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Notebook: The enemies of pop music


By Gregory Hicks, Daily Arts Writer
Published February 1, 2013

It’s a genre that inspires musical creativity and innovation decade after decade, but pop is a moth to a flame for sellouts — lest we forget pop is an abbreviation for popular. Let’s take a look at three artists who have recently contributed most to slandering the name of pop music by transforming it into an uninvolved, oversimplified genre.

Taylor Swift

It seemed as though Taylor Swift was set to be the next Michelle Branch — a 16-year-old songwriting prodigy who would crank out three quality albums, filled to the brim with hits, then settle in for an early retirement. If only.

Swift’s sincerity, intricacy and success of Speak Now left fans more than content as they watched their girl Taylor grow up. But with the release of her follow-up album, Red, fans instead got The Curious Case of Taylor Swift — the story of a girl whose music and maturity ages backwards.

After the release of “We Are Never Ever (Going to Grow Up)” and “I Knew You Were (Going to Sellout),” Taylor Synth had been lost to the dark side. Electronic production might be new for you, Taylor, but it’s the same as everybody else’s hits. Insert obligatory “she’s also working with hit-maker Max Martin” comment.

The influx of unoriginality introduced since Dub Swift’s shift to full-blown pop is a major contributor to the defamation of pop music. Most recently, Swift has gained attention for copying Lana Del Rey’s “Ride” music video, inspiring listeners to begin extensive research to figure out who Lana Del Rey is.

Nicki Minaj

Minaj entered the rap world and had some large shoes to fill after the disappearance (or death, for all we know) of Lil’ Kim; surely enough though, she was filling them. The quirky Young Money rapper quickly became the hype of every song’s bridge.

But Minaj was sick of being stuck in other artists’ verses, and that’s when “Super Basic” happened. Nicki liked the view from the Top 10, and from that point decided she was done being a bottom feeder of the charts. Immediately, Minaj got in touch with Lady Gaga’s go-to producer, RedOne, as well as other hit-maker songwriters.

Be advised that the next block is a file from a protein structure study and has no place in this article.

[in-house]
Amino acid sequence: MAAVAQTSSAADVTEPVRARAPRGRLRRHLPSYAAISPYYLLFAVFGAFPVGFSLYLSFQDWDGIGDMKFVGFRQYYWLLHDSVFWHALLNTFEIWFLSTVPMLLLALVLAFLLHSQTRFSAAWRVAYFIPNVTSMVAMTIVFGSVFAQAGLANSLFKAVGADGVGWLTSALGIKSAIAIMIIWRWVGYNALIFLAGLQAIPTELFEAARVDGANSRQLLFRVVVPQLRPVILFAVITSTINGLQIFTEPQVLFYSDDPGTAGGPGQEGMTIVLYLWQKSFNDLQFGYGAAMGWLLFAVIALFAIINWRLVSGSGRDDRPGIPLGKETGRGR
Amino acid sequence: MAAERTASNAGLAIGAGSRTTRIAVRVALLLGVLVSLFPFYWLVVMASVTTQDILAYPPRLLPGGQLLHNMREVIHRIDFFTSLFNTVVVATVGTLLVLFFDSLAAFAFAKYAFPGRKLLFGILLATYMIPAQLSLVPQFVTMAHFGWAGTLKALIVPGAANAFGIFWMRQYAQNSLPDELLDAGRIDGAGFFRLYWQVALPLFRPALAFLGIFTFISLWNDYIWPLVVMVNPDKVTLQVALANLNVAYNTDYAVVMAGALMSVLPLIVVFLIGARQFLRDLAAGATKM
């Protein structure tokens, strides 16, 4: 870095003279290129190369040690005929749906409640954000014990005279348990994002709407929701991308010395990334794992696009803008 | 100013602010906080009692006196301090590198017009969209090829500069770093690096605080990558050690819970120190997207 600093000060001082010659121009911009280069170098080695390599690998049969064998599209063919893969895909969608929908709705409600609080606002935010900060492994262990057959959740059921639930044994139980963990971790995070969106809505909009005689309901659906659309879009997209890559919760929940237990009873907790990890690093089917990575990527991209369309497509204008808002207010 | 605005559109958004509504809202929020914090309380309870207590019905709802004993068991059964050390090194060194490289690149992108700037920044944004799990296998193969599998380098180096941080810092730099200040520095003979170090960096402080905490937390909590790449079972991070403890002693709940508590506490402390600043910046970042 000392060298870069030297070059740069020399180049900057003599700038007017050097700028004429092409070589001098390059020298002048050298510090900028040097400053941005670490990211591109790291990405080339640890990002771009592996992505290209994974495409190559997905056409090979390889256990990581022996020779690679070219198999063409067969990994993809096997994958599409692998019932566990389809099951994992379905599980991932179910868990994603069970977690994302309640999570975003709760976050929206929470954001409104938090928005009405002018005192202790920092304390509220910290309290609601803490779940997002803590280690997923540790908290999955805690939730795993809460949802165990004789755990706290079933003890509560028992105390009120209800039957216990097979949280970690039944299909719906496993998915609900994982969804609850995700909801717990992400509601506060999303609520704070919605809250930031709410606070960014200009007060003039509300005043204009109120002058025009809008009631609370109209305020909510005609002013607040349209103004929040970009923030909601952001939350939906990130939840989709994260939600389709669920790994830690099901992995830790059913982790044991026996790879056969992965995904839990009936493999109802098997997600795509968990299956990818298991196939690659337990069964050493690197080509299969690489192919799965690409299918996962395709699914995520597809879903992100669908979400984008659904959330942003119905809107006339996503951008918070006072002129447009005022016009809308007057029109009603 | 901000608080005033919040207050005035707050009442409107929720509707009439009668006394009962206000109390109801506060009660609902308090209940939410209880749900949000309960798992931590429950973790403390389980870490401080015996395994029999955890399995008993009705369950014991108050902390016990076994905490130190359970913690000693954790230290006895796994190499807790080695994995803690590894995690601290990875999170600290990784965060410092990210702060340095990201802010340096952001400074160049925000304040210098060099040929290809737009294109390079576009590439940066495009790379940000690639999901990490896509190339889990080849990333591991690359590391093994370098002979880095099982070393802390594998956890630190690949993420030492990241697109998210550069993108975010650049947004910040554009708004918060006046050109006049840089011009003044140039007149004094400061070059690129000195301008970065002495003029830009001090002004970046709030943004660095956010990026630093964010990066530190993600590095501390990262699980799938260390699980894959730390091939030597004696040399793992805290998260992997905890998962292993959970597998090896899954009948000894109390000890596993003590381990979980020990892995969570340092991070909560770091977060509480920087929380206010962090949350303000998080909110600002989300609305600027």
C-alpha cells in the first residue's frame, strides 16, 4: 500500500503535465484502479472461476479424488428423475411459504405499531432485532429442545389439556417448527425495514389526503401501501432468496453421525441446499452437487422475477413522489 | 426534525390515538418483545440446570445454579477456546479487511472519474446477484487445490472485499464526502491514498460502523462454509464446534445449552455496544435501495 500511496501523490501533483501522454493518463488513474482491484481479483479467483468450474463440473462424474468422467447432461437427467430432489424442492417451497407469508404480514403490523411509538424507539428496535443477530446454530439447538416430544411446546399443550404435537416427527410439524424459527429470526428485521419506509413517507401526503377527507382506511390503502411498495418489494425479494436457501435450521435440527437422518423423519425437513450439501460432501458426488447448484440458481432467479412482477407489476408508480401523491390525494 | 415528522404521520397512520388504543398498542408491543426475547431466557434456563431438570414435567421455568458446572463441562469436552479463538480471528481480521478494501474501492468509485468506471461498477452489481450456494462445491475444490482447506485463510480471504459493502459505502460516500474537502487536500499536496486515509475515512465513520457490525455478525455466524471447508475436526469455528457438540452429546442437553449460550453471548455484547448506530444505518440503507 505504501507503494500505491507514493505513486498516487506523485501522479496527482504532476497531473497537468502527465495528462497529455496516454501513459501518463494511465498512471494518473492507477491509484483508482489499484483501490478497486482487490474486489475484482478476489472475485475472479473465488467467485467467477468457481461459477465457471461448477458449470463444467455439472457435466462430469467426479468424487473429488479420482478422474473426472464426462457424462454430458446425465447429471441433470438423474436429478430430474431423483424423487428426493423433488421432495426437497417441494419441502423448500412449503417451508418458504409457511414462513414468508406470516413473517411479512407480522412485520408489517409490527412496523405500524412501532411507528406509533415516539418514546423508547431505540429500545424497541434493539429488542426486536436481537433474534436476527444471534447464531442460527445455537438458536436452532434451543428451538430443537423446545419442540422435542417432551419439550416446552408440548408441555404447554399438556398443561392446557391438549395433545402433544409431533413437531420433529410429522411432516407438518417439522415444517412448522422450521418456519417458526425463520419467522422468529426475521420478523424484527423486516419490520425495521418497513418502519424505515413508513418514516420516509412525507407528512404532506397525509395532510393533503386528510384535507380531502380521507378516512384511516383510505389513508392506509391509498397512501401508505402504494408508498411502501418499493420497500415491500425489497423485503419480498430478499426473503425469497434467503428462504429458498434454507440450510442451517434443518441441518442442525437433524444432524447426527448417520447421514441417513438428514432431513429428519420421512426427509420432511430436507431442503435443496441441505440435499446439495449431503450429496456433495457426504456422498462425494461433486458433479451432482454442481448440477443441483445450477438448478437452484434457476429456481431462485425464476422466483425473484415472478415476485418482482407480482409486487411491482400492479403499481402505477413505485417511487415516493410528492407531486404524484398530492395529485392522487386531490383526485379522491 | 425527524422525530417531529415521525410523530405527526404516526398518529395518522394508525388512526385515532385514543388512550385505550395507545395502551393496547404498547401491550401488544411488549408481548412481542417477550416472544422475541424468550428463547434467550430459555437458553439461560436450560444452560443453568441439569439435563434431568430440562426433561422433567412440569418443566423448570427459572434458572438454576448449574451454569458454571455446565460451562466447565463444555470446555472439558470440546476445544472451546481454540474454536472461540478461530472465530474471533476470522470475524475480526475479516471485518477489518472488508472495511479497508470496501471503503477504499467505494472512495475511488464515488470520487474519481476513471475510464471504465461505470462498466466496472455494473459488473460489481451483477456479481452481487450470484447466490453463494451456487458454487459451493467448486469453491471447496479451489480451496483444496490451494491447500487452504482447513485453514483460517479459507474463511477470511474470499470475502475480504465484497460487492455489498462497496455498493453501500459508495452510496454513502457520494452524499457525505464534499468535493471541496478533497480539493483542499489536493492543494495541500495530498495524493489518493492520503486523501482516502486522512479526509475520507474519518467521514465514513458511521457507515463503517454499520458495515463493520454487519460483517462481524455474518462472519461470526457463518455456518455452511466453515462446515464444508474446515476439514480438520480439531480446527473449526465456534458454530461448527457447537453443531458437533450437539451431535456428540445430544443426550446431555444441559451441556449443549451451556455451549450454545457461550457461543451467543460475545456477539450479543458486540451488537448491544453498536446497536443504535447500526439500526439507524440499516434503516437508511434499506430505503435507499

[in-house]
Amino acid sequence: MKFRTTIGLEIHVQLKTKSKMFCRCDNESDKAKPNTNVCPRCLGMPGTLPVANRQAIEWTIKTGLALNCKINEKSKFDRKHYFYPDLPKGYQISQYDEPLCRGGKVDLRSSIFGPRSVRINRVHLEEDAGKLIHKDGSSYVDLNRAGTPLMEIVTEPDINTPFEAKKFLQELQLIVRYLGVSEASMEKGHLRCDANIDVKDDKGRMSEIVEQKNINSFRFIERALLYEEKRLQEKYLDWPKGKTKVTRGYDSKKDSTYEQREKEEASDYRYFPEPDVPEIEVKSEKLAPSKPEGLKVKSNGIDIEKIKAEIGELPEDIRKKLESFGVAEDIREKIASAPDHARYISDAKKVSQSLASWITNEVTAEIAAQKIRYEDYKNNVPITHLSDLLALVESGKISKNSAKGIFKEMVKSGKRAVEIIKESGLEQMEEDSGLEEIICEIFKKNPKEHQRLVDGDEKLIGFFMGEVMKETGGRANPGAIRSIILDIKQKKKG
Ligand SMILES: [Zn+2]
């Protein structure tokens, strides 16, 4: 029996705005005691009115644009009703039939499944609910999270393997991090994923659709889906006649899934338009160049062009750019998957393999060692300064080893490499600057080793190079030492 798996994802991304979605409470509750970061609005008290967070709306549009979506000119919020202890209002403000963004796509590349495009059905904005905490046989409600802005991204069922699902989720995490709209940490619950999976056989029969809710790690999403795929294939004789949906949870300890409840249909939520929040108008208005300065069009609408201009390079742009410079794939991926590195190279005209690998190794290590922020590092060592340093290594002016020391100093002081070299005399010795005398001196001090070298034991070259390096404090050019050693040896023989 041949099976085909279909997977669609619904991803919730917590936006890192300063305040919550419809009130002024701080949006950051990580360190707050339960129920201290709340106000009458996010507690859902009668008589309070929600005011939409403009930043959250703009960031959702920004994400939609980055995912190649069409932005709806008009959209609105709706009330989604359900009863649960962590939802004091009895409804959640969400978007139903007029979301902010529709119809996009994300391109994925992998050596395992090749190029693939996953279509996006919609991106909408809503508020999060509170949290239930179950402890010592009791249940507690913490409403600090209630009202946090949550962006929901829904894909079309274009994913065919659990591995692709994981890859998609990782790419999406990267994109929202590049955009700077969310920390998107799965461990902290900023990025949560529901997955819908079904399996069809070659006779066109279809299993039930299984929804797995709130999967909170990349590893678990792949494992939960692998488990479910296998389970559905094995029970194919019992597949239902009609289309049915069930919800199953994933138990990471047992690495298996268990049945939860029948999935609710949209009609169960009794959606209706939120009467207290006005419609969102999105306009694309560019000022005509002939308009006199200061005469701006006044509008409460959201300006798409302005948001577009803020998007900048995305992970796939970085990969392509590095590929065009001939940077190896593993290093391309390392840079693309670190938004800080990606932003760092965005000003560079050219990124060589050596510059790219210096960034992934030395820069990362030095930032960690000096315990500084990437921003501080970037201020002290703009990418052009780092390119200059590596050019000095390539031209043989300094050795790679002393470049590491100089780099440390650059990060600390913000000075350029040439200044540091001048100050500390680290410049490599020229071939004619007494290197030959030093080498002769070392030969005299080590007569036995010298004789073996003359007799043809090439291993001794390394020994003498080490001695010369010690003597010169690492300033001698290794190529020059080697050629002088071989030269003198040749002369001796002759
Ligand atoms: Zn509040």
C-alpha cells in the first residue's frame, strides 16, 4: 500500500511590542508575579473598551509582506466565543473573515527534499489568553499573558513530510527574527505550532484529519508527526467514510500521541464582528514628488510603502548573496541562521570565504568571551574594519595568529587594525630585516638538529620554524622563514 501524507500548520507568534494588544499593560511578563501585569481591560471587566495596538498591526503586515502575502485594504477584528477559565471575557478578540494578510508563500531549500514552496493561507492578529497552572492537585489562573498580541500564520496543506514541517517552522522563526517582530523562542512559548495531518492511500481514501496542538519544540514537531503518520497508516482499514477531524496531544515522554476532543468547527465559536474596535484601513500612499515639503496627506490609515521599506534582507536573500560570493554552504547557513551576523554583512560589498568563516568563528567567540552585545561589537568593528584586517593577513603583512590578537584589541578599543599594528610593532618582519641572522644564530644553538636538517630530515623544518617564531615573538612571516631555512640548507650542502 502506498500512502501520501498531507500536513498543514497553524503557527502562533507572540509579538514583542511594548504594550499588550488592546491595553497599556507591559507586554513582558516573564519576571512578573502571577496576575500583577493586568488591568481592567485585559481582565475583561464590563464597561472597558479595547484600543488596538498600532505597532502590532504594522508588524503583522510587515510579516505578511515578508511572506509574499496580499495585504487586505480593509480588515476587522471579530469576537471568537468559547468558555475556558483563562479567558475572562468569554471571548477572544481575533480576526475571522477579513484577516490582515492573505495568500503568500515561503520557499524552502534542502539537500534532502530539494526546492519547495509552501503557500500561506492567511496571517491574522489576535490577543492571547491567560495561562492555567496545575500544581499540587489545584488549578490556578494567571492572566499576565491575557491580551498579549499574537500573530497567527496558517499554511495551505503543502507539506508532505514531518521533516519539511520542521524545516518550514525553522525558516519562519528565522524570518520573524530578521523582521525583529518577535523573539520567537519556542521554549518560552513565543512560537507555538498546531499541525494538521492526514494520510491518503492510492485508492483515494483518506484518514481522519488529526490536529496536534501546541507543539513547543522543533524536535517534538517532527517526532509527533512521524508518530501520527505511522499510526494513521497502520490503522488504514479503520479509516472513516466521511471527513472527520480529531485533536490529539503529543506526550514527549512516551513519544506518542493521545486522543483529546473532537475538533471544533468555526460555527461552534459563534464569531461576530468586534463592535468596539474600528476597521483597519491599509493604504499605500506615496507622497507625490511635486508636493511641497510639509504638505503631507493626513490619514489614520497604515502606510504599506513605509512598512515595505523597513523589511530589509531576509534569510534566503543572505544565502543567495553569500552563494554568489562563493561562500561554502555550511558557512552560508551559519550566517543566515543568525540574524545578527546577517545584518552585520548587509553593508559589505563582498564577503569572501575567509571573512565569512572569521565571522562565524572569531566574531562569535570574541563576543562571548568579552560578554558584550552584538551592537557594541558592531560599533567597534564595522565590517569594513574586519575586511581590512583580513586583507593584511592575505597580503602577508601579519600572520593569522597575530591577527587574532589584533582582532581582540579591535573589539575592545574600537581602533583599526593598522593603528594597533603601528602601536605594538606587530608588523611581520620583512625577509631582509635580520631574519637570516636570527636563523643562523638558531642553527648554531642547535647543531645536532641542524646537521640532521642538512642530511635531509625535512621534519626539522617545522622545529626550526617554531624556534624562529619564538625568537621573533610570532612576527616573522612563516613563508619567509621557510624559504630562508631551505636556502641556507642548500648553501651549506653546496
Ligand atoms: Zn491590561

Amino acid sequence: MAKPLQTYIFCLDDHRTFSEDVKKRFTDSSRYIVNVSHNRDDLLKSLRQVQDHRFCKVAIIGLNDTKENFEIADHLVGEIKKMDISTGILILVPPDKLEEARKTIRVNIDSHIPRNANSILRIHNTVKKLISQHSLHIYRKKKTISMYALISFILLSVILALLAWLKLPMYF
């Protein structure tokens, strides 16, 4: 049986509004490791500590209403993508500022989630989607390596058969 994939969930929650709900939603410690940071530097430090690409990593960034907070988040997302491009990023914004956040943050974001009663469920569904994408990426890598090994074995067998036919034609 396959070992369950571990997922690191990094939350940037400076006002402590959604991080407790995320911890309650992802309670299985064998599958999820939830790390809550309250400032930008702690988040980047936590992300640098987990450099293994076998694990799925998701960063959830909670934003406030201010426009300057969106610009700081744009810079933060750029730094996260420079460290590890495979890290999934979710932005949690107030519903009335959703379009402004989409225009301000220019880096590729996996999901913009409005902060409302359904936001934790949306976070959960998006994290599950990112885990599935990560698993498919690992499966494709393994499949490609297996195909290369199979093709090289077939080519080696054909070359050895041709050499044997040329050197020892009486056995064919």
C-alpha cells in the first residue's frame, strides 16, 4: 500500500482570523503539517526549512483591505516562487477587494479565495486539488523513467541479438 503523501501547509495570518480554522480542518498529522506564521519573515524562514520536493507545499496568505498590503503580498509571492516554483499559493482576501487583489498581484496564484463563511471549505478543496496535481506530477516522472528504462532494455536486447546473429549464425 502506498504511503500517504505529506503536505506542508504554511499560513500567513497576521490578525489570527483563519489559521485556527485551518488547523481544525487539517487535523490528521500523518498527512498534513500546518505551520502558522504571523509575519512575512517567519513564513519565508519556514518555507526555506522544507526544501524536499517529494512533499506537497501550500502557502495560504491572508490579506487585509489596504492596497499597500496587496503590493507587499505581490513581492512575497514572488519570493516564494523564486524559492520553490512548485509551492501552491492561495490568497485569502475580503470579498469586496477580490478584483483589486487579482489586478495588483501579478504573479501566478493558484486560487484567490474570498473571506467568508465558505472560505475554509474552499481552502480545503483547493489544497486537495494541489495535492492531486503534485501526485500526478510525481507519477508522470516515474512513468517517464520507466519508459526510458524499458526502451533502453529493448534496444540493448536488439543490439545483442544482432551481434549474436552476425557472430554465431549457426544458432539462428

After stealing Gaga’s producing crew, she moved on to stealing her wardrobe, and thus “Roman” was born. Who is Roman? Roman is an alter ego — a completely original concept that has never been done before, especially not by Beyoncé.

“Stupid Hoe,” the self-titled promotional single for Pink Friday: Roman Reloaded, flopped and made way for “Starships” and “Pound the Alarm,” the overproduced (i.e. RedOne) dubstep tracks that stayed in the Top 40 for an eternity. Nicki even sang them herself, rather than taking credit for Ester Dean’s voice, like in “Super Bass.”

Despite hijacking Britney Spears’s Femme Fatale tour and snagging a seat at the judge’s table on American Idol (i.e. Camp Mariah), Pink Friday: Roman Reloaded didn’t meet the quota for album sales, thus leading to its album re-release, Pink Friday: Roman Reloaded — The Re-Up, with eight new tracks (because apparently 22 songs on the original album wasn’t enough). Pink Friday: Roman Reloaded — Giving It One More Try also undersold, so Minaj pointed a finger at Target for not carrying the album.

Hopefully Minaj’s singles are enjoying the Top 40, because the hatred generated from rap fans who despise pop and pop fans who despise rap is enough to last a lifetime.

Katy Perry

Katy Perry: Part of Me 3D was a major eye opener into Perry’s musical background, for the 15 Americans that witnessed the film.

In short, the movie is a history of how Perry went from being a female rock singer striving to become the next Alanis Morissette, to becoming a chart-topping, pure-pop artist, all centered around the theme of staying true to yourself as an artist. Right.

Let’s look at One of the Boys.